By Christian Mullins
The first decade of the new millennium is winding down. Now that we’re on the verge of moving into the teens, it’s worthwhile to investigate the possibility that your credit union may have a few outdated, dusty accounts and services that no longer serve your membership as well as they once did. In most cases better alternatives already exist, though the ultimate question of whether they’re modified, toned down, or retired is up to you, and more importantly, your members.
Touch Tone Teller
This is not a reference to mobile or text banking, but it’s 1980′s era predecessor. There was a time, before widespread use of the internet, that members called a phone number, entered their member number and PIN, and listened to their last few deposits, withdrawals, checks cleared, and balances. Online banking dealt a severe blow to its popularity 10-12 years ago, but it endured, thanks in part to those that didn’t own a computer or have access to the internet. Today, mobile banking is increasingly commonplace, online banking continues to grow across all demographics, and a growing percentage of credit unions have discontinued the service. It’s time to bid a fond farewell to the rotary phone of credit union account access.
Fixed Term Certificates
Most credit unions offer, at a minimum, 6, 12, and 24 month certificates. Some financial institutions, realizing lost investments because an individual’s needs don’t match the certificate’s term, are starting to offer certificate ranges, allowing the investor to select the maturity date, with the Annual Percentage Yield remaining fixed for any period within the prescribed range. Greater flexibility, even at the same rate, adds perceived value, and since most if not all software systems allow the operator to enter the maturity date, this modification is a no-brainer.
There was a time when they were a necessity for any vacation, but that day has come and gone. They may still provide a sense of security for some travelers, but today’s vacationer brings an assortment of cash and plastic, and unless traveling alone, their companion(s) likely have their own means of payment as well. As a result, travelers checks aren’t the security blanket they once were. If they’re being sold regularly at your credit union then by all means accommodate your membership, but if an audit is the only time the checks see the light of day, it’s time to scale back if not discontinue them completely.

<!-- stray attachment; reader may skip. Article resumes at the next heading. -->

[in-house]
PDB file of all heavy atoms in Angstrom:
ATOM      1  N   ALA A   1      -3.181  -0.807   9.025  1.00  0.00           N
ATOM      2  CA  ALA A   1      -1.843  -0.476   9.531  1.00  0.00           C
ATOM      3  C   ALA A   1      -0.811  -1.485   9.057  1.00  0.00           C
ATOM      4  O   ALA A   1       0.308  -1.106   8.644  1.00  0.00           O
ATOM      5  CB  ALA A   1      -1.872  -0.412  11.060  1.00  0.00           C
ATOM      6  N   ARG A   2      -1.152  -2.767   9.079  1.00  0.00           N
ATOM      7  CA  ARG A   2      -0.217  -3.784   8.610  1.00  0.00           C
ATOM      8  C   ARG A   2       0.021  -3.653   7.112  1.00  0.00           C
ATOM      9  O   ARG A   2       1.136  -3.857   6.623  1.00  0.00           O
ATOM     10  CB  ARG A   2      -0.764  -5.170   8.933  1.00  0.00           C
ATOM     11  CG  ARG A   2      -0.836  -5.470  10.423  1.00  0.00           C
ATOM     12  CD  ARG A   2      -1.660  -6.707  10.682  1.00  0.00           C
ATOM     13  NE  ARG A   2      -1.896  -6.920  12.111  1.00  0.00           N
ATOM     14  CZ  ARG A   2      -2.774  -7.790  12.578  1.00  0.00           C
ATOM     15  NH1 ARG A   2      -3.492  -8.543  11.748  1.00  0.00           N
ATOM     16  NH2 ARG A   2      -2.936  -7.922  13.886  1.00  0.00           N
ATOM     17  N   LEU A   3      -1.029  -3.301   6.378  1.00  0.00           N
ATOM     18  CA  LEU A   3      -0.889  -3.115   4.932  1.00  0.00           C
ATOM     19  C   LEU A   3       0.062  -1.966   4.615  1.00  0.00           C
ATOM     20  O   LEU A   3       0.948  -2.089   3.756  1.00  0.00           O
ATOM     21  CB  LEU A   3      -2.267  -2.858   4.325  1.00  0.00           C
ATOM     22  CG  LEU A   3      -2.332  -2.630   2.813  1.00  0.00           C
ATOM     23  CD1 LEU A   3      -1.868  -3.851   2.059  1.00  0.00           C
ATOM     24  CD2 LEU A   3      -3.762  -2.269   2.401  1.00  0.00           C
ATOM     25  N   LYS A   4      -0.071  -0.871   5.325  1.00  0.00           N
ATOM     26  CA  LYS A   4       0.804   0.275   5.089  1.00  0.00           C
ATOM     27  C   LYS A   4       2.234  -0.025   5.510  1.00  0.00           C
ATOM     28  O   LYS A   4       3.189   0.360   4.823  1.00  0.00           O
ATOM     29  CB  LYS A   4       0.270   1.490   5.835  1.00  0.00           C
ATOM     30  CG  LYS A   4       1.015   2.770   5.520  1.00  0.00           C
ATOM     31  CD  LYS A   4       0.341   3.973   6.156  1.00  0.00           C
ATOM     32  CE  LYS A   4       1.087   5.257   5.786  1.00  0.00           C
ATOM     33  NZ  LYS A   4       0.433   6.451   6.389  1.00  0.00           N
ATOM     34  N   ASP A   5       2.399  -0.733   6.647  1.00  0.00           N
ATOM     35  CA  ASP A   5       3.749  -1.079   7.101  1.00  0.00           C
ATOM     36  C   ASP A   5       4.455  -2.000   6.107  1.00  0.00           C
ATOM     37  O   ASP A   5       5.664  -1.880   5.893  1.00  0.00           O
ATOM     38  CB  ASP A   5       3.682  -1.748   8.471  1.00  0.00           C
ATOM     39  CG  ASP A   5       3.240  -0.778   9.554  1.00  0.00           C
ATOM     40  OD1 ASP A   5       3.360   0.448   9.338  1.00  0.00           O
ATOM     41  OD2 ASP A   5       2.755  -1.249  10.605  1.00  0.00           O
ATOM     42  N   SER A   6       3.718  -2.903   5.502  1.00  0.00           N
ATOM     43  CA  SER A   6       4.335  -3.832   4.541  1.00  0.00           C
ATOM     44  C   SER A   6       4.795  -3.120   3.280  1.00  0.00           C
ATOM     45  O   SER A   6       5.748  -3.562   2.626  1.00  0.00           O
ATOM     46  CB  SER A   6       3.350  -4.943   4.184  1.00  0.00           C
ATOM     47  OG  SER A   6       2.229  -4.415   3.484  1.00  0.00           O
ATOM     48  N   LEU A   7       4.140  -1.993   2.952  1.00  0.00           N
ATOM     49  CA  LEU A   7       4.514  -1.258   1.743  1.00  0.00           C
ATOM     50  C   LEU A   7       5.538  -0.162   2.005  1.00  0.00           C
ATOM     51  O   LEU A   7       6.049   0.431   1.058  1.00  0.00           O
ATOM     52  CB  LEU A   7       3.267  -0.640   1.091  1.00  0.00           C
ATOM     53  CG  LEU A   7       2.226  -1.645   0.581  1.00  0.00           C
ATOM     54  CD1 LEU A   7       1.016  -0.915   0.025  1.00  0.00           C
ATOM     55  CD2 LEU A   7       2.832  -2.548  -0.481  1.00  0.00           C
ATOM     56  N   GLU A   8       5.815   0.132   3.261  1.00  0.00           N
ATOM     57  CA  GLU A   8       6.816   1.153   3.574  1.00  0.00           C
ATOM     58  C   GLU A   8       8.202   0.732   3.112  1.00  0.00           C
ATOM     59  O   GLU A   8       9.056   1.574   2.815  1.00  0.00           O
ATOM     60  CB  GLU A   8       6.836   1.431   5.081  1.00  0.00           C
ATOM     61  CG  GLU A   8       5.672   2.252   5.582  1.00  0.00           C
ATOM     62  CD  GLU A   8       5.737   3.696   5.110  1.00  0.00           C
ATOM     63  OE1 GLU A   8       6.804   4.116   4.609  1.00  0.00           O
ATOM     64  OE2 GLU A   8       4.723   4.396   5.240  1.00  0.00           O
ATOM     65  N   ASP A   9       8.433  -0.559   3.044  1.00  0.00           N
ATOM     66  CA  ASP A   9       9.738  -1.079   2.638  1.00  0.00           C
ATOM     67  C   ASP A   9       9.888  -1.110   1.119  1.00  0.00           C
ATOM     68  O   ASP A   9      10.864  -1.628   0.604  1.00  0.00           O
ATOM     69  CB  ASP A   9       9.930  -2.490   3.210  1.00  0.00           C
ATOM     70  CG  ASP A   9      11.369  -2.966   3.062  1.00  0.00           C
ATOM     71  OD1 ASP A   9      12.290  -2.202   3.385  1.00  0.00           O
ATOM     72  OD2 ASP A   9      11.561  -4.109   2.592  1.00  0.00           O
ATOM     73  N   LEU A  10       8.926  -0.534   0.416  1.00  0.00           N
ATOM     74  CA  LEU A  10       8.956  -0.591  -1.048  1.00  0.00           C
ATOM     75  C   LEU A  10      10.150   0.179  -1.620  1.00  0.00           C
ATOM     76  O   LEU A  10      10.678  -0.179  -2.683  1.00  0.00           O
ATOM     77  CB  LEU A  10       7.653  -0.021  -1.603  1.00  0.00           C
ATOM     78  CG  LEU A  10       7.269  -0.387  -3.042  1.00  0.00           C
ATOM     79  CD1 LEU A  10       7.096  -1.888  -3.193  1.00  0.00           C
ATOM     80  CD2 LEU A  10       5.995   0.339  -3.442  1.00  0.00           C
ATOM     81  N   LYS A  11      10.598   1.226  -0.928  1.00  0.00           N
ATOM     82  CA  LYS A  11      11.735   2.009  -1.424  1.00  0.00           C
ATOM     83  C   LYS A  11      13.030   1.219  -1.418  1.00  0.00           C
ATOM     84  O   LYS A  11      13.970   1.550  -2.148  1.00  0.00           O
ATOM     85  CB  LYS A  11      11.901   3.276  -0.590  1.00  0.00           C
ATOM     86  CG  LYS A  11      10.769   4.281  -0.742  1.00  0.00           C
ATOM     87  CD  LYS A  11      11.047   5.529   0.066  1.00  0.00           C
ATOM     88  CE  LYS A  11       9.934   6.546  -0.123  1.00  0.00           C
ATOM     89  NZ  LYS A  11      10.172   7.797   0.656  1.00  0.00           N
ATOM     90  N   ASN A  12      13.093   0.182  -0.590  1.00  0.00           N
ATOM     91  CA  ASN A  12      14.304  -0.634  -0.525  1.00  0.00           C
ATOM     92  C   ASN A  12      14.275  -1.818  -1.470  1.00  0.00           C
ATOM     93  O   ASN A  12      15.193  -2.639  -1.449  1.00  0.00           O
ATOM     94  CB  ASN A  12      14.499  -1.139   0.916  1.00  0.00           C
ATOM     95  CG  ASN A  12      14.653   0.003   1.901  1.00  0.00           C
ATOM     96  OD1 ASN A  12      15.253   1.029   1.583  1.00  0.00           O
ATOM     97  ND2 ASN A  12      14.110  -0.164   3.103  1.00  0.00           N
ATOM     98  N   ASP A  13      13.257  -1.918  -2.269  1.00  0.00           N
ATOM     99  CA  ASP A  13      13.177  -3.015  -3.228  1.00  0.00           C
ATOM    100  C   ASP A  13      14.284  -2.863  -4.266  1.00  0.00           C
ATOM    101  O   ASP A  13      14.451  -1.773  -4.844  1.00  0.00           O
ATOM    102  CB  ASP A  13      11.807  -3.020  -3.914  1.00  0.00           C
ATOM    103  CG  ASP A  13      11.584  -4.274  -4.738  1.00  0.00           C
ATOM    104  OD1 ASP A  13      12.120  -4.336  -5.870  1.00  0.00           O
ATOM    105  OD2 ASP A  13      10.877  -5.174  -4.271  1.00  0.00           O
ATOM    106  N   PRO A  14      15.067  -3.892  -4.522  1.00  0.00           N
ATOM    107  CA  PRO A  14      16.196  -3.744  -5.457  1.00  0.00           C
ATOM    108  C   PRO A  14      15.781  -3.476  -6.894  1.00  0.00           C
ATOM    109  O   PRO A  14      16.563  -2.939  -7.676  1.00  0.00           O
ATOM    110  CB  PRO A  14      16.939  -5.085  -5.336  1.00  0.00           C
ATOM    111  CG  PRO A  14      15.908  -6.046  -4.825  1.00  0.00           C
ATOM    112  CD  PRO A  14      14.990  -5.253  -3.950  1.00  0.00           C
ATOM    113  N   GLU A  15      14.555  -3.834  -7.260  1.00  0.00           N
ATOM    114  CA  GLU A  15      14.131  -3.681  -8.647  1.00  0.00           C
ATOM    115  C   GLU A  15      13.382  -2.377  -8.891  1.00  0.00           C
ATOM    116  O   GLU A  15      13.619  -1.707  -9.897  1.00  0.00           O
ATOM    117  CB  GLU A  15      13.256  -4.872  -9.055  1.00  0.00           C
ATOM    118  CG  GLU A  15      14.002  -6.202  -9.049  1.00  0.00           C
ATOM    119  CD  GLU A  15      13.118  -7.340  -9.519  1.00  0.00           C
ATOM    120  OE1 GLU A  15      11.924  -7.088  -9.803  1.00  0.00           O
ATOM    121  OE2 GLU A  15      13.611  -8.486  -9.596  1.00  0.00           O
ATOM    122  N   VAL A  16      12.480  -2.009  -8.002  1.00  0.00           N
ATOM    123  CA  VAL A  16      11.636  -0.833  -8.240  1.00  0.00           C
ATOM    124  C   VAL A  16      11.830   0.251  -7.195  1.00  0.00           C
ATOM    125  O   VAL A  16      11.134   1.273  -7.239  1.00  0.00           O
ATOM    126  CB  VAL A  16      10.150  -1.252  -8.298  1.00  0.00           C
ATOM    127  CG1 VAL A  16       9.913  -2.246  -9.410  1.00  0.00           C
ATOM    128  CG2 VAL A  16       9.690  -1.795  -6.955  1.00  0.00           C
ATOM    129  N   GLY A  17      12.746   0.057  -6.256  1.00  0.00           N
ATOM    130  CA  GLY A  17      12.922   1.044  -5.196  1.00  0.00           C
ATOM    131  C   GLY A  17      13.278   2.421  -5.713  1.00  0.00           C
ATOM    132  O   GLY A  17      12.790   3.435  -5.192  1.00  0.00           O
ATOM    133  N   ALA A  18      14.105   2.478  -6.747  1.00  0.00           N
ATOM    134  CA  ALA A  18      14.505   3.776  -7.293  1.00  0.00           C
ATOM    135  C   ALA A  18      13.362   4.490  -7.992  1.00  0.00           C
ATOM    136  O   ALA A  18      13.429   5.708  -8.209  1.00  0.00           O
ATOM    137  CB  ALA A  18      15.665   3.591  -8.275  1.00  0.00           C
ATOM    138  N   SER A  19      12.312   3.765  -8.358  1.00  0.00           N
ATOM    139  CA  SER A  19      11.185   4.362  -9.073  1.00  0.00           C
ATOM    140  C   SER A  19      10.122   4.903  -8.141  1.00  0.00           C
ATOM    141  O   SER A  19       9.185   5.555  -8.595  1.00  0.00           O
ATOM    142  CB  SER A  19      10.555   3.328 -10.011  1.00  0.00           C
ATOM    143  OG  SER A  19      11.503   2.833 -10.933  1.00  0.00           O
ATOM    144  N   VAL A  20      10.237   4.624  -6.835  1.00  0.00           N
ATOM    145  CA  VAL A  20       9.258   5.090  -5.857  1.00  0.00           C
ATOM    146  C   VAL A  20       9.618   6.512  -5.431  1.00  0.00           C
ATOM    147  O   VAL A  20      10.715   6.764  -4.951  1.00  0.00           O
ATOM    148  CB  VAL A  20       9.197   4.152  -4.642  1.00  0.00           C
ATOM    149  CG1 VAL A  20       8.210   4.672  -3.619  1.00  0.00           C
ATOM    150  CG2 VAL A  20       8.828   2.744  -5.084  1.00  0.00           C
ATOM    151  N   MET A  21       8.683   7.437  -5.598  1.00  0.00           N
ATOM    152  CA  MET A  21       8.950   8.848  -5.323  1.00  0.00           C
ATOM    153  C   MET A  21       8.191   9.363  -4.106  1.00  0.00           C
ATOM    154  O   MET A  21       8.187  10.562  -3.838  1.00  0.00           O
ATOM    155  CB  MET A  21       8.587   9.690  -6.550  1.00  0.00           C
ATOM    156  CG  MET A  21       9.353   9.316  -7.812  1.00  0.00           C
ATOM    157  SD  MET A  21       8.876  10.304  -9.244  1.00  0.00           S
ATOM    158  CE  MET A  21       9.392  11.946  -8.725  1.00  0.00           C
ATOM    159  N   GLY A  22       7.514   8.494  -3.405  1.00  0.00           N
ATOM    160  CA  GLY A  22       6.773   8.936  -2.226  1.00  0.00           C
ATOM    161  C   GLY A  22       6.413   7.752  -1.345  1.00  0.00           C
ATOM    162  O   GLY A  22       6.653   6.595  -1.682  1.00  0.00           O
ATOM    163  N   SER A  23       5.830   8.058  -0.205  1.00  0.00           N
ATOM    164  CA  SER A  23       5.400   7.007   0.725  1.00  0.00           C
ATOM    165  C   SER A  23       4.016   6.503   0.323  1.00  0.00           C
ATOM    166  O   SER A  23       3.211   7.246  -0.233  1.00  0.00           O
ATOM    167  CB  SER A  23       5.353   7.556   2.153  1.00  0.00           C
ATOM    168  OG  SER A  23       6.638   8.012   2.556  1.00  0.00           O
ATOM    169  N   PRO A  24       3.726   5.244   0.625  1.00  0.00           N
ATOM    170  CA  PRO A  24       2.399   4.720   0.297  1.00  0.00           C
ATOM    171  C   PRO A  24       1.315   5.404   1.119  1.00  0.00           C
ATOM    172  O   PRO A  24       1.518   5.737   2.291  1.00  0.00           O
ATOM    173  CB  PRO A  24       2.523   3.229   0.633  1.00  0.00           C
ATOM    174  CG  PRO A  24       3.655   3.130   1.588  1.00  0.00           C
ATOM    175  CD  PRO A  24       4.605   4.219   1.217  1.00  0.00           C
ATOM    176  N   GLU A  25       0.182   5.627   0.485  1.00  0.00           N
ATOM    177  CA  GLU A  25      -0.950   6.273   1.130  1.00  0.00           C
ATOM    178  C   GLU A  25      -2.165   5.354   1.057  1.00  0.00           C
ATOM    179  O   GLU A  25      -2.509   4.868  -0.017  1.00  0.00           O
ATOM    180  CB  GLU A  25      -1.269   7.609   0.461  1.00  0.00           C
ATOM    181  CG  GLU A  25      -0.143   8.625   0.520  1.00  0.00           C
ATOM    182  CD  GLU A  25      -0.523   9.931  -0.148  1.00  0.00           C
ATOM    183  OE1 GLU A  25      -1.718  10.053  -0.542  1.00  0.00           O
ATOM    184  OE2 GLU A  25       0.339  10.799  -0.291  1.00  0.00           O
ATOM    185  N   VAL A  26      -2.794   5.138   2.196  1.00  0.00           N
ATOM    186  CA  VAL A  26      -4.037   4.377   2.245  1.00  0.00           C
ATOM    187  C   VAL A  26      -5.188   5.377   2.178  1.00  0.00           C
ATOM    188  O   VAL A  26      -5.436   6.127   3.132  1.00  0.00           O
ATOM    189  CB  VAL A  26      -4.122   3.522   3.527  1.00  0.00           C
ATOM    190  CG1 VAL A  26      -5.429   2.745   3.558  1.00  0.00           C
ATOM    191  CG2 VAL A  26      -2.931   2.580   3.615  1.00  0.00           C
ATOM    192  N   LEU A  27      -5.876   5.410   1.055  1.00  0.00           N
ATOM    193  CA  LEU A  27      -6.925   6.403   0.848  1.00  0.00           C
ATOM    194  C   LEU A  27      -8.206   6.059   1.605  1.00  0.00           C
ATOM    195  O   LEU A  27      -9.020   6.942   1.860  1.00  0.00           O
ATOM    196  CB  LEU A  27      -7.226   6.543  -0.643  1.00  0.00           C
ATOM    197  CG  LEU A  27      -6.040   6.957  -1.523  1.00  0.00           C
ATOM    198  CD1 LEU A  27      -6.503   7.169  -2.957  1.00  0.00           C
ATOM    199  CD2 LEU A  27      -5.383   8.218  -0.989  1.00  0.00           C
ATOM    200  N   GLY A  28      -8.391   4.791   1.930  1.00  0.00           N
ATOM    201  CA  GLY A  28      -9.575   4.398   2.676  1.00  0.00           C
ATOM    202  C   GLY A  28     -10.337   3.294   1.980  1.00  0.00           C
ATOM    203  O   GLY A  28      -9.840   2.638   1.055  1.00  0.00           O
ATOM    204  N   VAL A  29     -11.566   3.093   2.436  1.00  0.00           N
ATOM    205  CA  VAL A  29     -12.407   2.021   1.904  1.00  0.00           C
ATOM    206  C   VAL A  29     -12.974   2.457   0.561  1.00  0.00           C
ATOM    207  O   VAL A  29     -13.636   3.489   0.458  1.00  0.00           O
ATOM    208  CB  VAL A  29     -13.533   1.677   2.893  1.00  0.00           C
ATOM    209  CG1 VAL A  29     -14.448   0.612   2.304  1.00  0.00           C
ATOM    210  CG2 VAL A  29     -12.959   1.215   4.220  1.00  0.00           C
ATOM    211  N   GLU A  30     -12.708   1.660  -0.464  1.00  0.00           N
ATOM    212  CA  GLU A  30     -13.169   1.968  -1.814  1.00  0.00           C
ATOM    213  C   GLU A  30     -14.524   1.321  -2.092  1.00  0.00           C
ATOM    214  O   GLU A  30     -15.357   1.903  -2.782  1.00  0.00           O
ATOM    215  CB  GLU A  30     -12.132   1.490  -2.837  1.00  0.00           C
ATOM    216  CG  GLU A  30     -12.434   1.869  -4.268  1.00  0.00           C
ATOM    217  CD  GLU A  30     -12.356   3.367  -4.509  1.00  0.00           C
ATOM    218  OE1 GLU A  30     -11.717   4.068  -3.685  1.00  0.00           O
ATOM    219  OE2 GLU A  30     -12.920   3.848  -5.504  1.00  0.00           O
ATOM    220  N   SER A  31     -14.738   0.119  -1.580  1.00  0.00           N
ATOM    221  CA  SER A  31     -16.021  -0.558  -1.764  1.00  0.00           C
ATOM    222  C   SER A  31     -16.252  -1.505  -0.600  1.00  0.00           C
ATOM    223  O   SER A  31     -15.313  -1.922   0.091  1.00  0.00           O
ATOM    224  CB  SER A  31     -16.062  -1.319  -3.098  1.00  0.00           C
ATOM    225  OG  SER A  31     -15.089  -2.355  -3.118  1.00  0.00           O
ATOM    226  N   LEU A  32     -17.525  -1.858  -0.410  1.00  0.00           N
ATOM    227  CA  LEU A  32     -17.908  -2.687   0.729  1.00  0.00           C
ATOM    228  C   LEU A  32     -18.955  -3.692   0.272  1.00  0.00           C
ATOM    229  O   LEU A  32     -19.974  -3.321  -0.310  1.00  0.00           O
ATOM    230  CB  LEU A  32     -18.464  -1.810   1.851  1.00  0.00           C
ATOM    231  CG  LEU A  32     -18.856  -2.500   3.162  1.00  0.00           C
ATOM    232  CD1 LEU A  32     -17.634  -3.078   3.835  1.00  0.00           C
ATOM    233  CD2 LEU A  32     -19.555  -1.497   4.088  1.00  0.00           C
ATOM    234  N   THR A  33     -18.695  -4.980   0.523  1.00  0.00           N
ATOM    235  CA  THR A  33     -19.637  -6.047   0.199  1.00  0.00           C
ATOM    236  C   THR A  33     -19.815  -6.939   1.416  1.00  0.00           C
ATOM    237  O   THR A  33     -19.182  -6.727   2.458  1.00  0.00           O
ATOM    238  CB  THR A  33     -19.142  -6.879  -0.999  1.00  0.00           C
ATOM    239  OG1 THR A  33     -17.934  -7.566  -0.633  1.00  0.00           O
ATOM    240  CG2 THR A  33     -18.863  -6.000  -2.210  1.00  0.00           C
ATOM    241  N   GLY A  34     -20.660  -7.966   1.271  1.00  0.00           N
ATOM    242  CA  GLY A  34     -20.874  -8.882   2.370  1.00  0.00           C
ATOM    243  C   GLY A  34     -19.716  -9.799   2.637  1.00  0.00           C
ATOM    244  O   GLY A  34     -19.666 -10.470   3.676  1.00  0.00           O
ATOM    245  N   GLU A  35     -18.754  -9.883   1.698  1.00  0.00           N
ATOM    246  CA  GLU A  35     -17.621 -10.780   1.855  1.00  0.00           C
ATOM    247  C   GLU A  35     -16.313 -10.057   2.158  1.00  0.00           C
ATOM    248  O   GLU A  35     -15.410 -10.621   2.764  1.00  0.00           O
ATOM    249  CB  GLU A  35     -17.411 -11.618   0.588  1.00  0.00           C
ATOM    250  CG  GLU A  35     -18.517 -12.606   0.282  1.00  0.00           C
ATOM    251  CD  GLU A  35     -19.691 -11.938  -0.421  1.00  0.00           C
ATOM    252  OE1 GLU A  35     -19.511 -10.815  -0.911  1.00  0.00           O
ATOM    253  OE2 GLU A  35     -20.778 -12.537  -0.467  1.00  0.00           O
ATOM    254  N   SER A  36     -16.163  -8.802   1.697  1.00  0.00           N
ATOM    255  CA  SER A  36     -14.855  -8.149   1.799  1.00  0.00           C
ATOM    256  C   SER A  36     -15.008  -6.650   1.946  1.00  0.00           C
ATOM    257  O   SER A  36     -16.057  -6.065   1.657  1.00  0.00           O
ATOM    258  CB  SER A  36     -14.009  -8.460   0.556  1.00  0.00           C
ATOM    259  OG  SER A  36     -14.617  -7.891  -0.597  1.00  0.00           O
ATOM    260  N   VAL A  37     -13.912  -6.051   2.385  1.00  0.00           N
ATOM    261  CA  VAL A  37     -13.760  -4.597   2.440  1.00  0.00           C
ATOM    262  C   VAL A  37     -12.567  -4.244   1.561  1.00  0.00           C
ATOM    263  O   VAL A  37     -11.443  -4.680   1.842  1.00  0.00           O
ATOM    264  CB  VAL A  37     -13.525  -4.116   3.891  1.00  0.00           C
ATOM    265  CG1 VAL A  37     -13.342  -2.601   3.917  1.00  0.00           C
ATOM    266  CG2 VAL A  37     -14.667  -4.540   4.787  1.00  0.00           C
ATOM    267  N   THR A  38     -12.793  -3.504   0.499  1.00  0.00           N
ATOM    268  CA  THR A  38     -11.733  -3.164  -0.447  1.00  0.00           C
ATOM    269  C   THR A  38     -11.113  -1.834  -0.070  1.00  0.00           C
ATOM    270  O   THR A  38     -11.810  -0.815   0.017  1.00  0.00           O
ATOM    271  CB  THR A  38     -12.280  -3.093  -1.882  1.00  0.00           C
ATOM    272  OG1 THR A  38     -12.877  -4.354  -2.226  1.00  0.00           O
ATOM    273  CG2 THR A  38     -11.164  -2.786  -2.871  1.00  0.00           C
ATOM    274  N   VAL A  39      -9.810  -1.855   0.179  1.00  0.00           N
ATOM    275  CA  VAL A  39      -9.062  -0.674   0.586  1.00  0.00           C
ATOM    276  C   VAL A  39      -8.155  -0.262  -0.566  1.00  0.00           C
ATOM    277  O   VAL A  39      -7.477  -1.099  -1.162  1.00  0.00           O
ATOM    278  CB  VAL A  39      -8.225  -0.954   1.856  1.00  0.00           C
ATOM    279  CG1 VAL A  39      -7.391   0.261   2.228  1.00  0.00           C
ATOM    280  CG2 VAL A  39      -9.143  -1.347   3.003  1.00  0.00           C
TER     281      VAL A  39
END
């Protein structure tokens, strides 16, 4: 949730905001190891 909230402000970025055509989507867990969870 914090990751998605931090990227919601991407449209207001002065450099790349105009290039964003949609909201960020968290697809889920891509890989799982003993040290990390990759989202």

Now we’re moving into the “let’s watch how this plays out” department. Most credit unions charge a $15-20 outgoing wire fee. There are other faster options available, but none of them, including shared branching (small population penetration), cashiers checks (snail mail), and Western Union (expensive) are ideal alternatives in most situations. However, WalMart is starting to advertise inexpensive transfer rates and a 10 minute turnaround time to almost any WalMart (or MoneyGram) location. Undercutting local pricing to gain market share is a WalMart tradition, but there’s no reason why your member shouldn’t take advantage of that opportunity. In many cases, the member would be better served with a wire transfer, but a call to WalMart may save your member a few dollars and build some goodwill at the same time.
Health Savings Accounts (HSAs)
We’re straying into the political here, but our stay will be brief and, hopefully, not political. There are some who believe that if the Health Care Reform Bill (.pdf) is passed as written it will negate the need for HSAs. If your credit union already offers HSAs, there’s no need to do anything but watch and wait, but if you’re planning an HSA program, you may best serve your members by watching and waiting as well. Congressional bills rarely look the same when passed as they did when they were introduced, and there’s no guarantee that this bill will be passed at all. The discontinuation of HSAs is only speculation at this point, but any overhaul of the health care system will likely extend to supplemental products and services, and HSAs fall into that definition.
Every credit union has a unique membership with unique needs. What may be obsolete at one credit union is essential at another, making a standardized set of accounts and services unrealistic. Striving to offer the best package of accounts and services, whether it’s modifying an account or shaving one service to provide another will add benefit to your membership while remaining competitive in the marketplace.